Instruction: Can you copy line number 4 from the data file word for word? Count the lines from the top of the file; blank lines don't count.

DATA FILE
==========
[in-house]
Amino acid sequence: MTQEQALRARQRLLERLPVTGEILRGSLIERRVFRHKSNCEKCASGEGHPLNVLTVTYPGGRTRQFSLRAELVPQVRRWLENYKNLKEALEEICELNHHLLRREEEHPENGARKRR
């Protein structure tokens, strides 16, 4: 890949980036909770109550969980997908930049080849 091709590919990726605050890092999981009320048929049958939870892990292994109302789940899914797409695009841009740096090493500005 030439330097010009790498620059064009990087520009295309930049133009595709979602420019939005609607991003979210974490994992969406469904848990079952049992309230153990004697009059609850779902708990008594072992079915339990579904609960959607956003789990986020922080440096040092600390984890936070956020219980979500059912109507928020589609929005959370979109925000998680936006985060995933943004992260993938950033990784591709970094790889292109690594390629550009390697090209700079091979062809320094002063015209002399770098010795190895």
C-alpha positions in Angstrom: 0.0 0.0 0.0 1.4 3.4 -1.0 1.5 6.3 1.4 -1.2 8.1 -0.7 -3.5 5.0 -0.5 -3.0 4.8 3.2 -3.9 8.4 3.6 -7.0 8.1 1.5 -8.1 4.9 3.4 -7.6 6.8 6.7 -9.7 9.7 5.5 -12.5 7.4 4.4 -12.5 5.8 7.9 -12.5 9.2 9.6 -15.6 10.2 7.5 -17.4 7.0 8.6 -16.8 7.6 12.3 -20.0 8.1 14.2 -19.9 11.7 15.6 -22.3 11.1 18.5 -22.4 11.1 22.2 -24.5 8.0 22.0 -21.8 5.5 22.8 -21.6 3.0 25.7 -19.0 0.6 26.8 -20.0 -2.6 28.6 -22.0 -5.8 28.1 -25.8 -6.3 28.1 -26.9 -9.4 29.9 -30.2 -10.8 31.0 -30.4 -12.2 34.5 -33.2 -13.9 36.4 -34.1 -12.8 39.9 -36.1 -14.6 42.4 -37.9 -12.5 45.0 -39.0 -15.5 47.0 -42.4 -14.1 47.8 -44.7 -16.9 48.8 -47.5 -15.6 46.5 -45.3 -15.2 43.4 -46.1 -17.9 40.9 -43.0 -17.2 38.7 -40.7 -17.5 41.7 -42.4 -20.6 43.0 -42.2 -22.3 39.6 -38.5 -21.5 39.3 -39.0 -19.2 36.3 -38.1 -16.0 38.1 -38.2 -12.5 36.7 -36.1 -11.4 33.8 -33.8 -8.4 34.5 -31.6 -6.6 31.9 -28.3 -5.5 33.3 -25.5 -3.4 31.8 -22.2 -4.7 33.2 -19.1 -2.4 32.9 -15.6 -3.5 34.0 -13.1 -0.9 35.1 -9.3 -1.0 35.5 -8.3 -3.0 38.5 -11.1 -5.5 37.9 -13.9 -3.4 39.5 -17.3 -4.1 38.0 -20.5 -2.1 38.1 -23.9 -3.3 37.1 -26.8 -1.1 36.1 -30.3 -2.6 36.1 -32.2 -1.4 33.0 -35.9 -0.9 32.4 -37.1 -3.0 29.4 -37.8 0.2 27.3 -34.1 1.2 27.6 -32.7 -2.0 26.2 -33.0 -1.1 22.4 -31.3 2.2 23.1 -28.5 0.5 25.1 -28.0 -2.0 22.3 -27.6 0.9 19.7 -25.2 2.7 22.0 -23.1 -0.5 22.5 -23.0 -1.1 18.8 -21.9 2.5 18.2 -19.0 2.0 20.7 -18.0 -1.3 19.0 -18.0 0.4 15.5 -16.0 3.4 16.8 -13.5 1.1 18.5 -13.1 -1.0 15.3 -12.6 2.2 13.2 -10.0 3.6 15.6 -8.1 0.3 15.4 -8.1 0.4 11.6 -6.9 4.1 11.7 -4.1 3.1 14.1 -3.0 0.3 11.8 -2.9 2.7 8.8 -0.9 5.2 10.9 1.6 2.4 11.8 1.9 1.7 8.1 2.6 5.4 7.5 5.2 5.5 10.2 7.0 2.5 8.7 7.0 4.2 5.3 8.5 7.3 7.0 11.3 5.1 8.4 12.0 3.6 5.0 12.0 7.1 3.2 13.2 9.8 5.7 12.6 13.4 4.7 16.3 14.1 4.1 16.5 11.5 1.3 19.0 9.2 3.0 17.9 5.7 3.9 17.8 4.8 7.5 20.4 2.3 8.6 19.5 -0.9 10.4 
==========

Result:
C-alpha positions in Angstrom: 0.0 0.0 0.0 1.4 3.4 -1.0 1.5 6.3 1.4 -1.2 8.1 -0.7 -3.5 5.0 -0.5 -3.0 4.8 3.2 -3.9 8.4 3.6 -7.0 8.1 1.5 -8.1 4.9 3.4 -7.6 6.8 6.7 -9.7 9.7 5.5 -12.5 7.4 4.4 -12.5 5.8 7.9 -12.5 9.2 9.6 -15.6 10.2 7.5 -17.4 7.0 8.6 -16.8 7.6 12.3 -20.0 8.1 14.2 -19.9 11.7 15.6 -22.3 11.1 18.5 -22.4 11.1 22.2 -24.5 8.0 22.0 -21.8 5.5 22.8 -21.6 3.0 25.7 -19.0 0.6 26.8 -20.0 -2.6 28.6 -22.0 -5.8 28.1 -25.8 -6.3 28.1 -26.9 -9.4 29.9 -30.2 -10.8 31.0 -30.4 -12.2 34.5 -33.2 -13.9 36.4 -34.1 -12.8 39.9 -36.1 -14.6 42.4 -37.9 -12.5 45.0 -39.0 -15.5 47.0 -42.4 -14.1 47.8 -44.7 -16.9 48.8 -47.5 -15.6 46.5 -45.3 -15.2 43.4 -46.1 -17.9 40.9 -43.0 -17.2 38.7 -40.7 -17.5 41.7 -42.4 -20.6 43.0 -42.2 -22.3 39.6 -38.5 -21.5 39.3 -39.0 -19.2 36.3 -38.1 -16.0 38.1 -38.2 -12.5 36.7 -36.1 -11.4 33.8 -33.8 -8.4 34.5 -31.6 -6.6 31.9 -28.3 -5.5 33.3 -25.5 -3.4 31.8 -22.2 -4.7 33.2 -19.1 -2.4 32.9 -15.6 -3.5 34.0 -13.1 -0.9 35.1 -9.3 -1.0 35.5 -8.3 -3.0 38.5 -11.1 -5.5 37.9 -13.9 -3.4 39.5 -17.3 -4.1 38.0 -20.5 -2.1 38.1 -23.9 -3.3 37.1 -26.8 -1.1 36.1 -30.3 -2.6 36.1 -32.2 -1.4 33.0 -35.9 -0.9 32.4 -37.1 -3.0 29.4 -37.8 0.2 27.3 -34.1 1.2 27.6 -32.7 -2.0 26.2 -33.0 -1.1 22.4 -31.3 2.2 23.1 -28.5 0.5 25.1 -28.0 -2.0 22.3 -27.6 0.9 19.7 -25.2 2.7 22.0 -23.1 -0.5 22.5 -23.0 -1.1 18.8 -21.9 2.5 18.2 -19.0 2.0 20.7 -18.0 -1.3 19.0 -18.0 0.4 15.5 -16.0 3.4 16.8 -13.5 1.1 18.5 -13.1 -1.0 15.3 -12.6 2.2 13.2 -10.0 3.6 15.6 -8.1 0.3 15.4 -8.1 0.4 11.6 -6.9 4.1 11.7 -4.1 3.1 14.1 -3.0 0.3 11.8 -2.9 2.7 8.8 -0.9 5.2 10.9 1.6 2.4 11.8 1.9 1.7 8.1 2.6 5.4 7.5 5.2 5.5 10.2 7.0 2.5 8.7 7.0 4.2 5.3 8.5 7.3 7.0 11.3 5.1 8.4 12.0 3.6 5.0 12.0 7.1 3.2 13.2 9.8 5.7 12.6 13.4 4.7 16.3 14.1 4.1 16.5 11.5 1.3 19.0 9.2 3.0 17.9 5.7 3.9 17.8 4.8 7.5 20.4 2.3 8.6 19.5 -0.9 10.4 